The White House seems to have breathed new life into the health insurance reform debate by releasing its own bill, using the Senate bill as its base. The Senate will use reconciliation to pass some elements of the bill to bring it closer in line with the House bill — the favorite of the two among liberals. I haven’t read the nearly-300 page epic poem, so let’s turn to Krugman to see what he thinks:
Since the House bill is better than the Senate bill, and the Senate bill is much better than nothing, this should be a go.
What I hear is that at this point the House is a bigger problem than the Senate. Pelosi — and Obama — have to drive home the following points: 1. This is the last chance to do HCR for years to come, and America desperately needs this 2. For their own sake, Democrats have to run on a record of having achieved something.
I’m not in a position to do nose-counts, but I’m guardedly optimistic.
I’m certainly sympathetic to that idea. The bill, however it eventually stands, will provide massive subsidies to poor people to help them afford insurance.
Over the past week, the public option had been gaining some steam, with 20 Senators signing a petition in favor of it. Matt Yglesias has a post detailing the many, many reasons why you would want the public option in the White House’s new bill. He concludes:
So putting the public option back in seems like a no-brainer.
An important part of the subtext here, I think, is that interest-group opposition to a public option is considerably broader than most people realize. Insurers don’t like it, yes. But the voters hate insurers. But there’s a very broad array of stakeholders who benefit from the inefficiencies of the status quo—everyone from doctors to hospitals to medical device makers—all of whom like the idea of more customers (mandate/subsidize) but dread the specter of reduced per-unit insurance payouts. [emphasis added.]
It has long been clear, however, that the WH has no interest in going to bat for the public option, and it shouldn’t surprise anyone that it’s not being considered right now.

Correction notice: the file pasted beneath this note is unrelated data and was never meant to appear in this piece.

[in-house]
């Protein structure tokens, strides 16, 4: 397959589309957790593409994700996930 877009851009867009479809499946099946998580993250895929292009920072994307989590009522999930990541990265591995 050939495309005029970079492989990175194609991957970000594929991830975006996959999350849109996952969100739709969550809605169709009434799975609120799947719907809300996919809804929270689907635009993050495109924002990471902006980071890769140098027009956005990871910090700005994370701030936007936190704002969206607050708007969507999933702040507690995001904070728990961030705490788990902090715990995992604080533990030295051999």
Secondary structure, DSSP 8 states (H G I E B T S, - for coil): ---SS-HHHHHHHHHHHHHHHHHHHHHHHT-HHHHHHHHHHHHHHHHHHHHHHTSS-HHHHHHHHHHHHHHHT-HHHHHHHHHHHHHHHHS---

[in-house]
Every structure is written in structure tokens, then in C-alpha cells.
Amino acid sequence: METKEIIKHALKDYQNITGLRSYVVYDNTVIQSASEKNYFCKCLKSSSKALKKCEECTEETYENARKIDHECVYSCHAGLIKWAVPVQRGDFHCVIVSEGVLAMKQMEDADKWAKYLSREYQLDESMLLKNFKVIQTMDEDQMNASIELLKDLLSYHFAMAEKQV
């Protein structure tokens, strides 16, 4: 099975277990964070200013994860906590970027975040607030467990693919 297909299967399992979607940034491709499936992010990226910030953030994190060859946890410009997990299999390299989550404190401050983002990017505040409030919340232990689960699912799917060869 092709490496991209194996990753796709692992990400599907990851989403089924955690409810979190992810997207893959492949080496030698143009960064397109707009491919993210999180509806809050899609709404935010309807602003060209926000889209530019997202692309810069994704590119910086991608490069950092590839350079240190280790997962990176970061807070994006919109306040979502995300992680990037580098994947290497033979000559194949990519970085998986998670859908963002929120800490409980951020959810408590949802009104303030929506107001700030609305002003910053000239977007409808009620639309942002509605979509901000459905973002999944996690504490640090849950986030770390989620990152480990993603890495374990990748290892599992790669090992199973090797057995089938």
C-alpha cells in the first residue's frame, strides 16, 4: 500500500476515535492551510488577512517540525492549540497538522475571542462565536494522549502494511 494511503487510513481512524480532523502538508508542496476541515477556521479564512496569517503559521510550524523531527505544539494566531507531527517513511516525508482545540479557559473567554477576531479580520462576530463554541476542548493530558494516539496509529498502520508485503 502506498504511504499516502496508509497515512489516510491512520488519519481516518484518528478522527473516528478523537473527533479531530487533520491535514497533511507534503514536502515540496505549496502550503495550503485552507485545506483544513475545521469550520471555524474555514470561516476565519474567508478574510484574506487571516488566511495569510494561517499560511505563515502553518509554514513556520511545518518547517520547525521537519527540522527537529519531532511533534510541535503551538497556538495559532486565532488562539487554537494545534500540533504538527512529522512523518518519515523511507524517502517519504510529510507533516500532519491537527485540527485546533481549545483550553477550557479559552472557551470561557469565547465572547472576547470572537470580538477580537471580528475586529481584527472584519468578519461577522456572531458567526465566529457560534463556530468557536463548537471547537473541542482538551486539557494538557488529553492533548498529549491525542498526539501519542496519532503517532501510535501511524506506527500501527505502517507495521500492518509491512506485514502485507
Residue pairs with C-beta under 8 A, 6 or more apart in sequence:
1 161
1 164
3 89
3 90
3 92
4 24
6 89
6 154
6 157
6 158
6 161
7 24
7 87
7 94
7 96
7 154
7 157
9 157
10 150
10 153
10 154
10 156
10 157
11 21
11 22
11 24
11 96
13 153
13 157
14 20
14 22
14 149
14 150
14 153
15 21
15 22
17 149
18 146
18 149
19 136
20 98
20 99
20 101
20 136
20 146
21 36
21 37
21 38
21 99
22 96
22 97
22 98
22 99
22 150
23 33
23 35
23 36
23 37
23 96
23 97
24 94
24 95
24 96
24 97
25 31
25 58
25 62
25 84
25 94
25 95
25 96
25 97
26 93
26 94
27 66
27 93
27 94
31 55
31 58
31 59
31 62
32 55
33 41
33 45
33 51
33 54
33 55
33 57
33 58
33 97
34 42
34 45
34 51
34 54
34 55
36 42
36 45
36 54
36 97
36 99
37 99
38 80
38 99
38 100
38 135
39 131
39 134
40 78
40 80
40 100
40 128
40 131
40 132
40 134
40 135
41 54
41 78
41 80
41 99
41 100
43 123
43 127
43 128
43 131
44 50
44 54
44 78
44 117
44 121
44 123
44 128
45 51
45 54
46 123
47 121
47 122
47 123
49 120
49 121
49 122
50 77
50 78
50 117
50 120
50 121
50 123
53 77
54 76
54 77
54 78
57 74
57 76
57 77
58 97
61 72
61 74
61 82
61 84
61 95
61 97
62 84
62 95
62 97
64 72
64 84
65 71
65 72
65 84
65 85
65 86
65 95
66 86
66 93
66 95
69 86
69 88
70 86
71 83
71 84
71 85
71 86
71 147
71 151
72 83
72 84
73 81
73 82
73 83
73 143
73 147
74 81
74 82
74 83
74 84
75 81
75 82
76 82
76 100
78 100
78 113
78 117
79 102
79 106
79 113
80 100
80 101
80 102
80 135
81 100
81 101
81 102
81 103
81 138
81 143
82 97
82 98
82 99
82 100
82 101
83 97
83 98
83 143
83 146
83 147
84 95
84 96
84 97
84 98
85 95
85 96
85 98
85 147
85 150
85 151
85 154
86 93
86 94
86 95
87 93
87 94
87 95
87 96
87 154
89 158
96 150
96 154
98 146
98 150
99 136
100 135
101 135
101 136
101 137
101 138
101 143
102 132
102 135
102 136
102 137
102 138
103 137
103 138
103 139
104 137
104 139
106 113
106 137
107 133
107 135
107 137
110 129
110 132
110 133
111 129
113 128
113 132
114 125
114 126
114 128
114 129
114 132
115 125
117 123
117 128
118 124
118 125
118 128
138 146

Ezra Klein describes the maddening paradox of the public option in this way:
What you’re seeing here are the weird politics of the public option at play. It’s popular in the country. It’s wildly popular among the base. It’s the subject of obsessive interest in the media. There is little downside to supporting it publicly, huge downside to opposing it, and no one is allowed to ignore the issue, or even take a few days to see where the votes are.
But it’s divisive on the Hill. Bringing it back energizes all the narratives that Democrats fear most: That they’re cutting secret deals without Republicans in the room, that they’re building an extremist bill, that health-care reform is a government takeover.
Wherever one chooses to lay the blame for this stalemate — the revolting corporate media, the ineffective Democratic leadership, the fact that the GOP mindset oscillates between deranged psychopath and coma patient — Klein’s description seems to me to be accurate.
And, because the writers at FireDogLake have been fighting the good fight for so long, and I tend to agree with most of them most of the time, I’ll give the last words to that website’s Jon Walker:
There are several things that could likely be passed through reconciliation that might hold the insurance companies honest. Things like a public option, Medicare/Medicaid/Tricare buy-in, possibly tougher minimum medical loss ratios, and/or maybe even a national exchange. That fact the Obama’s health care proposal contains none of these potentially Byrd rule-proof ideas to “hold the insurance companies honest,” but instead contains a new agency unlikely to become law, is highly disappointing.
It sounds like a classic Rahm Emanuel idea of a win-win. Republicans are forced to take a difficult vote. Democrats get to pretend they supported something popular, but, in the end, Democrats don’t need to worry about hurting a potential donor because the insurance companies also win when Republicans kill the idea. Of course, in the end, regular people are the big losers because they are forced by the government to buy a poorly regulated product from private insurance companies.